50.50: News

British media, ‘your bigotry is killing trans people’

Trans people and allies gathered outside the BBC’s London headquarters to challenge its anti-trans ‘agenda of hate and discrimination’

Lou Ferreira 2022.jpg
Lou Ferreira
11 January 2022, 12.28pm
Hundreds of trans rights protesters gathered outside Broadcasting House, the BBC’s headquarters in central London, 8 January 2022
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Bex Wade @bexwade. All rights reserved

“When the trans community is discussed in the British media, there is a particular word that crops up again and again,” said Niamh Simpson, a trans illustrator and community organiser from Oxford. “That word is ‘debate’.

“Trans people cannot simply exist. We must justify our existence in the public arena – in a format that is inherently dehumanising because it assumes that a fundamental aspect of our personhood is up for discussion.”

Simpson was one of more than a dozen speakers who addressed a crowd of trans people and allies outside the BBC’s London headquarters on Saturday (8 January), protesting against the broadcaster’s “agenda of hate and discrimination”.

Rain fell steadily for three hours as writers and activists spoke about “the precarity of existing while trans” in the UK, where the “repulsive coverage” of trans issues by major media outlets perpetuates violence and harassment.

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So-called ‘debates’ about trans rights take place at the expense of trans people’s safety, Simpson said. “To present our right to exist as a mere difference in philosophy, as though the stakes are even for both parties, is to wilfully ignore and actively contribute to the concrete threats trans people face every day.”

The BBC has been criticised for ‘mounting institutional transphobia’
The BBC has been criticised for ‘mounting institutional transphobia’
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Bex Wade @bexwade. All rights reserved

Backlash against BBC article

The publicly funded broadcaster continues to face backlash following the publication on its website last autumn of an article by Caroline Lowbridge – claiming that lesbians are “being pressured into sex by some trans women”.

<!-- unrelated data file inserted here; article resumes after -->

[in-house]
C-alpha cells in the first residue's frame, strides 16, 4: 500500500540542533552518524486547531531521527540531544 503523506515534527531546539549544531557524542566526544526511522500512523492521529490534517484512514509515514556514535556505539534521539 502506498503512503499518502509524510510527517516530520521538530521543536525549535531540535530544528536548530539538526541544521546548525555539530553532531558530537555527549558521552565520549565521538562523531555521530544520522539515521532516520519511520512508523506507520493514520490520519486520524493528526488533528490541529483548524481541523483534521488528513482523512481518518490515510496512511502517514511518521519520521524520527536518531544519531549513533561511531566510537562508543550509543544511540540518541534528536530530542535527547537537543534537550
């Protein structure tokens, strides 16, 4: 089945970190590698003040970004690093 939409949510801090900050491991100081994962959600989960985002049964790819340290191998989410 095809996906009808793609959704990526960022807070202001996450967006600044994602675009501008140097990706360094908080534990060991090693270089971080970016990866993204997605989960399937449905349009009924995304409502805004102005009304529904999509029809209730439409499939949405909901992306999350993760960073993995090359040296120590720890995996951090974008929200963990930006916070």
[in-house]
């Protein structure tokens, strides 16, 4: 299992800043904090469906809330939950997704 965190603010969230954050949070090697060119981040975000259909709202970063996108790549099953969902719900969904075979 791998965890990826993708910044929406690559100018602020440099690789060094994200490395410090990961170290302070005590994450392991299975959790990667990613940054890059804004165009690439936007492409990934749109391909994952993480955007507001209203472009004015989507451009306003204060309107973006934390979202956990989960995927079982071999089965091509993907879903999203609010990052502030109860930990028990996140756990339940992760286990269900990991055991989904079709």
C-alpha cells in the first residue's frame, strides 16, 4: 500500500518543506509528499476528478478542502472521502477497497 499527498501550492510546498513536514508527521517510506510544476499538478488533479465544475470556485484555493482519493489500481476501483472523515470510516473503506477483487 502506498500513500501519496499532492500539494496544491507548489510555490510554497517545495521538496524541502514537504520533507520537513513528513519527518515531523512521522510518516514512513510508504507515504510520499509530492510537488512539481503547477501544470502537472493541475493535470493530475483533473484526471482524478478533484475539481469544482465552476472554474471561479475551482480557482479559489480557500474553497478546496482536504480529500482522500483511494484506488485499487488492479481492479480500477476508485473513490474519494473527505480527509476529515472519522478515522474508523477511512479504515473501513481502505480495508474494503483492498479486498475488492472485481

The story relies on a self-selecting survey of 80 people – and initially platformed porn performer Lily Cade, who has been accused of sexual assault by multiple women.

Following the article’s publication, Trans Activism UK (the trans-led group that organised Saturday’s protest) sent an open letter to the BBC signed by more than 20,000 people – demanding an apology and amendments to the article “to clarify the falsehoods and damage within”.

The BBC removed any mention of Cade after she called for the “lynching” of trans women, but has refused to take down the story or issue an apology. Instead, the broadcaster defended the piece, insisting that the article underwent “our rigorous editorial processes”.

“The BBC is here to ensure debate and to make sure a wide range of voices are heard,” it said – although the article did not include any opposing views.

Trans rights protesters outside the BBC, 8 January 2022
Trans rights protesters outside the BBC, 8 January 2022
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Bex Wade @bexwade. All rights reserved

“Media in all its forms will forever be a means of mass education,” said Lewis Ranger, a trans neuroscience student, and another speaker at the protest. “It has the power to make people more knowledgeable about marginalised groups […] to humanise communities. Instead, they choose to further ostracise those groups.”

“I am proud to be a gay trans man. But I am also deeply afraid,” he continued. Articles such as the one written by Lowbridge “add to people’s fears of trans folk” and “contribute to the harassment and violence our community faces”. Addressing the BBC, Ranger said: “Your bigotry is killing trans people.”

Sophia McAllister, who also spoke at the protest, described how they “broke down in tears” when they read the article: “This is the culmination of daily constant attacks that people like me face: interrogation of our lives, speculation over our genitals, guessing whether we are a threat to others. It never stops; it is constant.”